Content for  TS 22.179  Word version:  19.2.0

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4.3  Overview of MCPTT Group affiliation, call and transmissionp. 13

An MCPTT Service provides Group Call and Private Call capabilities, which have various process flows, states and permissions associated with them. The Figure 4.3.1, Figure 4.3.2, and Figure 4.3.3 indicate the high level flows, states and permissions associated with Group Calls and Private Calls. The diagrams apply to the on-network case and off-network case, as from a user perspective the service and concepts should appear similar on the network and off the network. From a technical perspective there might be differences between the on-network states and off-network states (e.g., off the network Affiliation might not require notifying an application server of a user's affiliation and there might also be other differences in the detail depending on the extent to which the off-network capabilities can match the on-network capabilities).
If an MCPTT User wants to communicate with an MCPTT Group they have to be allowed to access the MCPTT Group (i.e., be an MCPTT Group Member), they then have to affiliate and then can have an MCPTT Group as their Selected MCPTT Group. If an MCPTT User is only affiliated to a group this is so that they can receive from the group, however if an MCPTT User has a Selected MCPTT Group this is their group for transmitting on. The differences in states enable an MCPTT User to receive from multiple MCPTT Groups, but specify which MCPTT Group they would like to transmit on.
Copy of original 3GPP image for 3GPP TS 22.179, Fig. 4.3.1: MCPTT User state diagram- transmit and receive for a particular MCPTT Group
Copy of original 3GPP image for 3GPP TS 22.179, Fig. 4.3.2: MCPTT User state diagram- transmit only for a particular MCPTT Group
Copy of original 3GPP image for 3GPP TS 22.179, Fig. 4.3.3: MCPTT User state diagram- receive only for a particular MCPTT Group
It is possible for an MCPTT User to be affiliated with one or more MCPTT Groups. Normally, while in operation, an MCPTT User informs the MCPTT Service about which MCPTT Groups he would like to be affiliated to. These affiliations remain in effect until the MCPTT User removes them, or changes them, or signs out of the service. Some MCPTT Users have permanent affiliations to certain MCPTT Groups and those affiliations are set up implicitly (i.e., automatically) when operating on the network. For those users, the MCPTT Group affiliation starts when the MCPTT Service successfully signs in the user and ends when the MCPTT User's explicit or implicit (e.g., due to inactivity or the turning off of all its devices) request to sign out of the MCPTT Service is acknowledged.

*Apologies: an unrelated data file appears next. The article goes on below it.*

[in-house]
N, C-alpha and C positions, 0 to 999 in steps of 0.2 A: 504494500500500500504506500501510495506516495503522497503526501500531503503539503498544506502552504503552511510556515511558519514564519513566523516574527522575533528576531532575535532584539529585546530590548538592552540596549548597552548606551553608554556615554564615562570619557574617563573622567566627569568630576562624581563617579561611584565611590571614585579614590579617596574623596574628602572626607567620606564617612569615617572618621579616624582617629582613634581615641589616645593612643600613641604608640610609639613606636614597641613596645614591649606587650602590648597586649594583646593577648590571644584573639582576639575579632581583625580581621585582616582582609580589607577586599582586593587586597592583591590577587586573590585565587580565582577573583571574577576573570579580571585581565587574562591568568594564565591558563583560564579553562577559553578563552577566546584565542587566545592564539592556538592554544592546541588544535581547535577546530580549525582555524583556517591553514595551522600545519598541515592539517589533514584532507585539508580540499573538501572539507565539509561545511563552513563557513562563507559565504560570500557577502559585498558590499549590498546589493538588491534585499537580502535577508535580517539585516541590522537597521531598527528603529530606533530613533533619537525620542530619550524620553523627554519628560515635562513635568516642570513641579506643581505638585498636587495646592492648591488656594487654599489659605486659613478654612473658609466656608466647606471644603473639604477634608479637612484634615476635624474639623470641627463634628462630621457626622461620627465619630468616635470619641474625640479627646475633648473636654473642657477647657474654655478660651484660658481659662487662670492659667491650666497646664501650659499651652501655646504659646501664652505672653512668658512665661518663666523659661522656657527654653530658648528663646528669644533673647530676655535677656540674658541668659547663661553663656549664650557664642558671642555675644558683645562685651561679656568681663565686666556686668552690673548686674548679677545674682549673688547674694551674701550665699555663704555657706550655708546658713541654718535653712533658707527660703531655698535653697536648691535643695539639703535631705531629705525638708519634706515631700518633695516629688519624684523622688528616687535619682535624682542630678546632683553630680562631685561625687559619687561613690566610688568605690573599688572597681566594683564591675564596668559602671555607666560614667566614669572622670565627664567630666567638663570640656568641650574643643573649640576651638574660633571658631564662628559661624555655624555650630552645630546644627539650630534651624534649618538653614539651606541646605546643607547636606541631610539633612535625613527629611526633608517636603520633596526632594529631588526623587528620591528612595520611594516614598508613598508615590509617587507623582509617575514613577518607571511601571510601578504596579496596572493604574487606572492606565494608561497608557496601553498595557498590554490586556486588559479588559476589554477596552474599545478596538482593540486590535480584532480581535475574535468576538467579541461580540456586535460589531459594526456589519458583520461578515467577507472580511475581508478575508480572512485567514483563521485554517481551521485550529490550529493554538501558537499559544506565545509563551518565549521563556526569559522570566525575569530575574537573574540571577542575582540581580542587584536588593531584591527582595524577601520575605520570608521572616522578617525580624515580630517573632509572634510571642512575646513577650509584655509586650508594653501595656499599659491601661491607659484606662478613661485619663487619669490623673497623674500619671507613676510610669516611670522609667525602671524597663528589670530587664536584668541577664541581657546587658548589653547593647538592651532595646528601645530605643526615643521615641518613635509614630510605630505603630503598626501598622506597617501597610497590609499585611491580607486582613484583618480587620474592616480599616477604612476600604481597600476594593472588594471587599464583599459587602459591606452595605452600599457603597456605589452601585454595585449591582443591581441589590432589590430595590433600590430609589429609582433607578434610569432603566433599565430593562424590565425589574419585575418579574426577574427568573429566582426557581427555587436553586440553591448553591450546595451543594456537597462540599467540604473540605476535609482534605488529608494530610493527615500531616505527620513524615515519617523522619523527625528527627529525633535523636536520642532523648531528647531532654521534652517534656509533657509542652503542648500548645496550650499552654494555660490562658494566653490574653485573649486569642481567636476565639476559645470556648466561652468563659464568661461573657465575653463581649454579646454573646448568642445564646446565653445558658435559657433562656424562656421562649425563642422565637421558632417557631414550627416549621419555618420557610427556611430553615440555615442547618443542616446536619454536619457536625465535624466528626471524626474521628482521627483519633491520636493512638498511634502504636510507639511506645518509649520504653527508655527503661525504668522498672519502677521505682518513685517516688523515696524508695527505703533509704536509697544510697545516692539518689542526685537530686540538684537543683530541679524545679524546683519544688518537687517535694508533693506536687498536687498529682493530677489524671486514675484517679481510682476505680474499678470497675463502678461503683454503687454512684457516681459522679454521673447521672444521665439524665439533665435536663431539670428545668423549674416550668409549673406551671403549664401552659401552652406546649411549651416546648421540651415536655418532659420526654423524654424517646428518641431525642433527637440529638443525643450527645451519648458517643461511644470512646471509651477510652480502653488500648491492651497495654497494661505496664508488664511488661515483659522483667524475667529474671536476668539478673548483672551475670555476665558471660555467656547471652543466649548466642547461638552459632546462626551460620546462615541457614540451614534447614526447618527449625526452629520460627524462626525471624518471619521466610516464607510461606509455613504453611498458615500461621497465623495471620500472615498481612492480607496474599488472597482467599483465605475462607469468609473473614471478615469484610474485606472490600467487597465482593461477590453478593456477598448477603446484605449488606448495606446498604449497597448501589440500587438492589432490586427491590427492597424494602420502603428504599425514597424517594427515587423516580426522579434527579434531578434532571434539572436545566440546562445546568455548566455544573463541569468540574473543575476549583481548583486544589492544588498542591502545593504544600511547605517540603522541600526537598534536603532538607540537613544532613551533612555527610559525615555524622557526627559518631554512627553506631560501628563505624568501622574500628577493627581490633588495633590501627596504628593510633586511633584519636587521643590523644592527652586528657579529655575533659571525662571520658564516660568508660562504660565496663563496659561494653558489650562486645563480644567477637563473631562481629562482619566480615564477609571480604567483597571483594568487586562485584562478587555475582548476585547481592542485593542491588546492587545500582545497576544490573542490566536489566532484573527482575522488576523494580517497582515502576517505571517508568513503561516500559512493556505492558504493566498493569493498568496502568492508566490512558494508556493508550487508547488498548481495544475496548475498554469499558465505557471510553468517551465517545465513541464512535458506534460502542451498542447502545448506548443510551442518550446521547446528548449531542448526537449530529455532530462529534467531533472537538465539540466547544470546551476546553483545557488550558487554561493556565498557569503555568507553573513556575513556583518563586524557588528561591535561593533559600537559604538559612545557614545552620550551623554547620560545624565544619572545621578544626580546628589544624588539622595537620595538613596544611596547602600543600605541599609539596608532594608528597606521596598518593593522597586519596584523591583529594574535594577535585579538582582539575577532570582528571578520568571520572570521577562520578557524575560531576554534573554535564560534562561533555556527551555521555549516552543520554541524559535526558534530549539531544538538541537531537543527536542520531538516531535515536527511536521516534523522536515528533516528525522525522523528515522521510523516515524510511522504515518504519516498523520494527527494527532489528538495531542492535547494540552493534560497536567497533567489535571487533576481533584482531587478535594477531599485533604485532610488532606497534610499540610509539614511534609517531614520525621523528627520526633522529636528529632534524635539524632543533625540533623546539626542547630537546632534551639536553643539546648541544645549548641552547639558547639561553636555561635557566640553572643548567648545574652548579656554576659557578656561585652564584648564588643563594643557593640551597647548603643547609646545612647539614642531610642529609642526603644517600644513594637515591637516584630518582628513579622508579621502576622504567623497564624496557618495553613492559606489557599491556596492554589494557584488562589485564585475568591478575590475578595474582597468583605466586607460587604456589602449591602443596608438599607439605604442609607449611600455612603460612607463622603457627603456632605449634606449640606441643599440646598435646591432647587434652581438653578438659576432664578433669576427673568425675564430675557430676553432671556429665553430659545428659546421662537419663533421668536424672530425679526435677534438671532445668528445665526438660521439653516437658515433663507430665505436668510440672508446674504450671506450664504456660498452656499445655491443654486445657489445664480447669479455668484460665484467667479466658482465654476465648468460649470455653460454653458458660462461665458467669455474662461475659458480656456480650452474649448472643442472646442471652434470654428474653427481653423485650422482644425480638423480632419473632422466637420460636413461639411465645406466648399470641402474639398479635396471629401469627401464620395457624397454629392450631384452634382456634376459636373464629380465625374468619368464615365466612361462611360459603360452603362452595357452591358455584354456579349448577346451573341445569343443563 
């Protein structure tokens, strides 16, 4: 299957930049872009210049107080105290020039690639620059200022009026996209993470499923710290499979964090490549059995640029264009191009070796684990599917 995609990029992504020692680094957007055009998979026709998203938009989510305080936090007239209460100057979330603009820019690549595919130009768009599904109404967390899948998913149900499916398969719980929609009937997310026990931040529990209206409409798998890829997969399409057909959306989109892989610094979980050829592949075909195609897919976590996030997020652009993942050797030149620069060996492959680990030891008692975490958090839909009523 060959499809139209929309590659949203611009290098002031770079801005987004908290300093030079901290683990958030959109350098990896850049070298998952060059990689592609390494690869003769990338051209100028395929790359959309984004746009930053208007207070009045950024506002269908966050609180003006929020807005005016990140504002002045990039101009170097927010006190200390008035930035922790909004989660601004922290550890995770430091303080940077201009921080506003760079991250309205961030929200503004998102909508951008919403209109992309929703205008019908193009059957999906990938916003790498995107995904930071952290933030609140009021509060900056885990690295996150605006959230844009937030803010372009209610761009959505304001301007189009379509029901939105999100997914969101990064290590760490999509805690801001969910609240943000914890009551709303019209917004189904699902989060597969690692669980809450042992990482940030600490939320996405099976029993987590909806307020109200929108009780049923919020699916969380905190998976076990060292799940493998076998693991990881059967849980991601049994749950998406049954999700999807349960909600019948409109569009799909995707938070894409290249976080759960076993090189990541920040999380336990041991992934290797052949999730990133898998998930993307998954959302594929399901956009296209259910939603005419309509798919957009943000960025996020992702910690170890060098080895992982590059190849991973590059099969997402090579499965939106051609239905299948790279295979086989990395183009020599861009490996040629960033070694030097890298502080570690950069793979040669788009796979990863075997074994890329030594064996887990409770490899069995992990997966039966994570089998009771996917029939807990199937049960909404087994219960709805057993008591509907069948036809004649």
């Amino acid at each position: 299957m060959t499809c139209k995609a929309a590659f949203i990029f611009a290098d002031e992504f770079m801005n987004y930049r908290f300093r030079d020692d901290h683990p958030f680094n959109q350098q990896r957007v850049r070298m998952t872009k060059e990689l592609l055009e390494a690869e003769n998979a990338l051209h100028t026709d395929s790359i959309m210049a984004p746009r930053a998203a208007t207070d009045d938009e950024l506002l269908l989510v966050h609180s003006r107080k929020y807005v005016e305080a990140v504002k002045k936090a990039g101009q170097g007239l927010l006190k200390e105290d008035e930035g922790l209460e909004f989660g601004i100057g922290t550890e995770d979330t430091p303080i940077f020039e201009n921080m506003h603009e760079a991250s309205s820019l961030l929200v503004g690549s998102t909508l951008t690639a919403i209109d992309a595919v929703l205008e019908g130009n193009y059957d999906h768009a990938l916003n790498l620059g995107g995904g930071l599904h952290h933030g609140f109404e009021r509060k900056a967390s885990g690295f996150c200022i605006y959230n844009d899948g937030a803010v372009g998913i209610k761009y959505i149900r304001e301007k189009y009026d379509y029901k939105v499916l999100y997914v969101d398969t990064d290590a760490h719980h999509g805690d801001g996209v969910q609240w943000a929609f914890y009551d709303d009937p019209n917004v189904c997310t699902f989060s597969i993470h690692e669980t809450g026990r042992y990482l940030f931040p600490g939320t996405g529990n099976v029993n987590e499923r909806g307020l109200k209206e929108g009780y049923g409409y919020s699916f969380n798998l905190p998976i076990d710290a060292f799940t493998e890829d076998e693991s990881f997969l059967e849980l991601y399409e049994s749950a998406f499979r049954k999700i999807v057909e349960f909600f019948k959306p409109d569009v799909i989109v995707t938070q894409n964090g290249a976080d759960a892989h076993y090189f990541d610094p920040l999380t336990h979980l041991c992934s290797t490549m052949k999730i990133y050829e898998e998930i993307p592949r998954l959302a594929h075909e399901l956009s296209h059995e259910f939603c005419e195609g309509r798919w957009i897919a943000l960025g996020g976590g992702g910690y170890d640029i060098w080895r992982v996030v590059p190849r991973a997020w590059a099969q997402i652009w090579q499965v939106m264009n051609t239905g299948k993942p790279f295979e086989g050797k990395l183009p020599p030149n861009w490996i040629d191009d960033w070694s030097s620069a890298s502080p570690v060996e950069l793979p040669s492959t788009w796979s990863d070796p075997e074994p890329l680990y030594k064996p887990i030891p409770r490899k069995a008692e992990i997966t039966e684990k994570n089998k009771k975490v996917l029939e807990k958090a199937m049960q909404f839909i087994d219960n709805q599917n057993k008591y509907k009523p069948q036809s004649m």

Every time a PTT request is granted a user can start an MCPTT transmission or "talk burst". An MCPTT Group Call consists of one or more MCPTT transmissions. Whether two consecutive transmissions from same or different users are part of the same call, or the second transmission starts a new call, depends on the configurable maximum length of the inactivity period between the consecutive MCPTT transmissions. This inactivity period can be seen as a Hang Time that starts at the end of the preceding transmission. While this timer is running, the resources associated with the call stay assigned to the call (except in case of pre-emption), which could reduce the latency of future floor requests for this group versus groups who are not involved in a call. When a new transmission starts during the inactivity period, the timer is stopped, reset and restarted again at the end of that transmission.
The MCPTT Service recognizes a number of "special" group calls including: Broadcast Group Call, Emergency Group Call and Imminent Peril group call.
A Broadcast Group Call can be seen as a special group call with only one MCPTT transmission.
While the In-progress Emergency state or In-progress Imminent Peril state is active, the inactivity period is conceptually set to infinity; i.e., the resources assigned to calls during these states are never released (except in case of pre-emption). An MCPTT Emergency Group Call or an Imminent Peril group call can be seen as having an unspecified number of transmissions: essentially, all the transmissions to a group during In-progress Emergency state or In-progress Imminent Peril are part of the same MCPTT Group Call.
Conditions on starting ("commencement") and continuing an MCPTT call can be established. Usually at least the call initiator (but also other users) are kept informed via notifications of the starting, stopping, queuing, etc., of a call.
In general, commencement conditions are related to the presence on the call (i.e., participation) of certain members of the group, and/or of a minimum number of members, as well as on the availability of resources (e.g., GBR bearers) of proper ARP. If the commencement conditions are not met, the call does not start (it can be queued or rejected). Normally, commencement conditions are not checked for individual transmission within a call.
Continuation conditions are similar (though not required to be identical) to commencement conditions and get re-evaluated when pre-emption, degradation of priority, motion out of communication range, de-selection of the group or de-affiliation (explicit or implicit) occur. If the continuation conditions are not met, the call stops.

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